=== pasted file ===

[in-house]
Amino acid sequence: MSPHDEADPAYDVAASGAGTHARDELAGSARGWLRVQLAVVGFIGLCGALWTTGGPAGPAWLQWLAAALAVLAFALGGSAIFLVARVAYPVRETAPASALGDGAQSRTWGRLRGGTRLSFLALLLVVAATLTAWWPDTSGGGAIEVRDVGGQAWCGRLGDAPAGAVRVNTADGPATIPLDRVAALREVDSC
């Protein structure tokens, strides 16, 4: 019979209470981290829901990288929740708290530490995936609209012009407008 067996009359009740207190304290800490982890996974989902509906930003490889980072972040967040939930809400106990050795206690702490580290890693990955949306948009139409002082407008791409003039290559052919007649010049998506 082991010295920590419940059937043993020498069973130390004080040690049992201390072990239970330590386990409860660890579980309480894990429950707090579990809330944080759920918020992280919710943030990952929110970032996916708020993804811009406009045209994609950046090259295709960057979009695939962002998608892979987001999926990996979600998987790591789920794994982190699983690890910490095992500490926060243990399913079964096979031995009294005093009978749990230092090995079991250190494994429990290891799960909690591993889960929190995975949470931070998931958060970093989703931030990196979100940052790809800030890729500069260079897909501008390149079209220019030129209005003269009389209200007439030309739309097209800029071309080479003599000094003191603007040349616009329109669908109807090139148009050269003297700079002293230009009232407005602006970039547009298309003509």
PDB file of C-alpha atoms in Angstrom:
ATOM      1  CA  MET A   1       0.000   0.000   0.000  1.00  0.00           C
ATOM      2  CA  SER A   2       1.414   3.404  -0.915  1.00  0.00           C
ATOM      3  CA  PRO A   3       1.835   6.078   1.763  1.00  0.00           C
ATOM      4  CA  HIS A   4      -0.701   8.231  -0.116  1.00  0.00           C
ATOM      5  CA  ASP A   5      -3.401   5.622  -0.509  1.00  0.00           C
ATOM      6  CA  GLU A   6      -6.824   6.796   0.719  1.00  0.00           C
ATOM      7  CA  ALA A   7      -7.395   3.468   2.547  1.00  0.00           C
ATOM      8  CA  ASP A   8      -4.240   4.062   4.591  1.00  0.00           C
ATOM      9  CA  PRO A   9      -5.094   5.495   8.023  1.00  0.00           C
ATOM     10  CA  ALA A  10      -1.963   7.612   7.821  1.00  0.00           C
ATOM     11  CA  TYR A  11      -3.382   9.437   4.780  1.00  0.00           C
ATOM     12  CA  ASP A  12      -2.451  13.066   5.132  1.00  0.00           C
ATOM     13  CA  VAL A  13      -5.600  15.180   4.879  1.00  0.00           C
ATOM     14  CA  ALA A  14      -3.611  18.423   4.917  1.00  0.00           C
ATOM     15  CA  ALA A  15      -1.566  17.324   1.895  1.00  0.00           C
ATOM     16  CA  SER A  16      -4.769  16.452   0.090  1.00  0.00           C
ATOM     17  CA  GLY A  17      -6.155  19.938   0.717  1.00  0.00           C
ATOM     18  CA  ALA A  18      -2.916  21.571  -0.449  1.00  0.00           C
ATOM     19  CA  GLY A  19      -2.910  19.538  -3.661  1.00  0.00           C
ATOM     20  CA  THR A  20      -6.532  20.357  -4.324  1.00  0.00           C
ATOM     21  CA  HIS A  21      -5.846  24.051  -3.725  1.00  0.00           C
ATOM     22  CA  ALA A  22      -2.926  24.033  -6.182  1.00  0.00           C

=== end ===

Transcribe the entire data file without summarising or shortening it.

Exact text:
[in-house]
Amino acid sequence: MSPHDEADPAYDVAASGAGTHARDELAGSARGWLRVQLAVVGFIGLCGALWTTGGPAGPAWLQWLAAALAVLAFALGGSAIFLVARVAYPVRETAPASALGDGAQSRTWGRLRGGTRLSFLALLLVVAATLTAWWPDTSGGGAIEVRDVGGQAWCGRLGDAPAGAVRVNTADGPATIPLDRVAALREVDSC
């Protein structure tokens, strides 16, 4: 019979209470981290829901990288929740708290530490995936609209012009407008 067996009359009740207190304290800490982890996974989902509906930003490889980072972040967040939930809400106990050795206690702490580290890693990955949306948009139409002082407008791409003039290559052919007649010049998506 082991010295920590419940059937043993020498069973130390004080040690049992201390072990239970330590386990409860660890579980309480894990429950707090579990809330944080759920918020992280919710943030990952929110970032996916708020993804811009406009045209994609950046090259295709960057979009695939962002998608892979987001999926990996979600998987790591789920794994982190699983690890910490095992500490926060243990399913079964096979031995009294005093009978749990230092090995079991250190494994429990290891799960909690591993889960929190995975949470931070998931958060970093989703931030990196979100940052790809800030890729500069260079897909501008390149079209220019030129209005003269009389209200007439030309739309097209800029071309080479003599000094003191603007040349616009329109669908109807090139148009050269003297700079002293230009009232407005602006970039547009298309003509």
PDB file of C-alpha atoms in Angstrom:
ATOM      1  CA  MET A   1       0.000   0.000   0.000  1.00  0.00           C
ATOM      2  CA  SER A   2       1.414   3.404  -0.915  1.00  0.00           C
ATOM      3  CA  PRO A   3       1.835   6.078   1.763  1.00  0.00           C
ATOM      4  CA  HIS A   4      -0.701   8.231  -0.116  1.00  0.00           C
ATOM      5  CA  ASP A   5      -3.401   5.622  -0.509  1.00  0.00           C
ATOM      6  CA  GLU A   6      -6.824   6.796   0.719  1.00  0.00           C
ATOM      7  CA  ALA A   7      -7.395   3.468   2.547  1.00  0.00           C
ATOM      8  CA  ASP A   8      -4.240   4.062   4.591  1.00  0.00           C
ATOM      9  CA  PRO A   9      -5.094   5.495   8.023  1.00  0.00           C
ATOM     10  CA  ALA A  10      -1.963   7.612   7.821  1.00  0.00           C
ATOM     11  CA  TYR A  11      -3.382   9.437   4.780  1.00  0.00           C
ATOM     12  CA  ASP A  12      -2.451  13.066   5.132  1.00  0.00           C
ATOM     13  CA  VAL A  13      -5.600  15.180   4.879  1.00  0.00           C
ATOM     14  CA  ALA A  14      -3.611  18.423   4.917  1.00  0.00           C
ATOM     15  CA  ALA A  15      -1.566  17.324   1.895  1.00  0.00           C
ATOM     16  CA  SER A  16      -4.769  16.452   0.090  1.00  0.00           C
ATOM     17  CA  GLY A  17      -6.155  19.938   0.717  1.00  0.00           C
ATOM     18  CA  ALA A  18      -2.916  21.571  -0.449  1.00  0.00           C
ATOM     19  CA  GLY A  19      -2.910  19.538  -3.661  1.00  0.00           C
ATOM     20  CA  THR A  20      -6.532  20.357  -4.324  1.00  0.00           C
ATOM     21  CA  HIS A  21      -5.846  24.051  -3.725  1.00  0.00           C
ATOM     22  CA  ALA A  22      -2.926  24.033  -6.182  1.00  0.00           C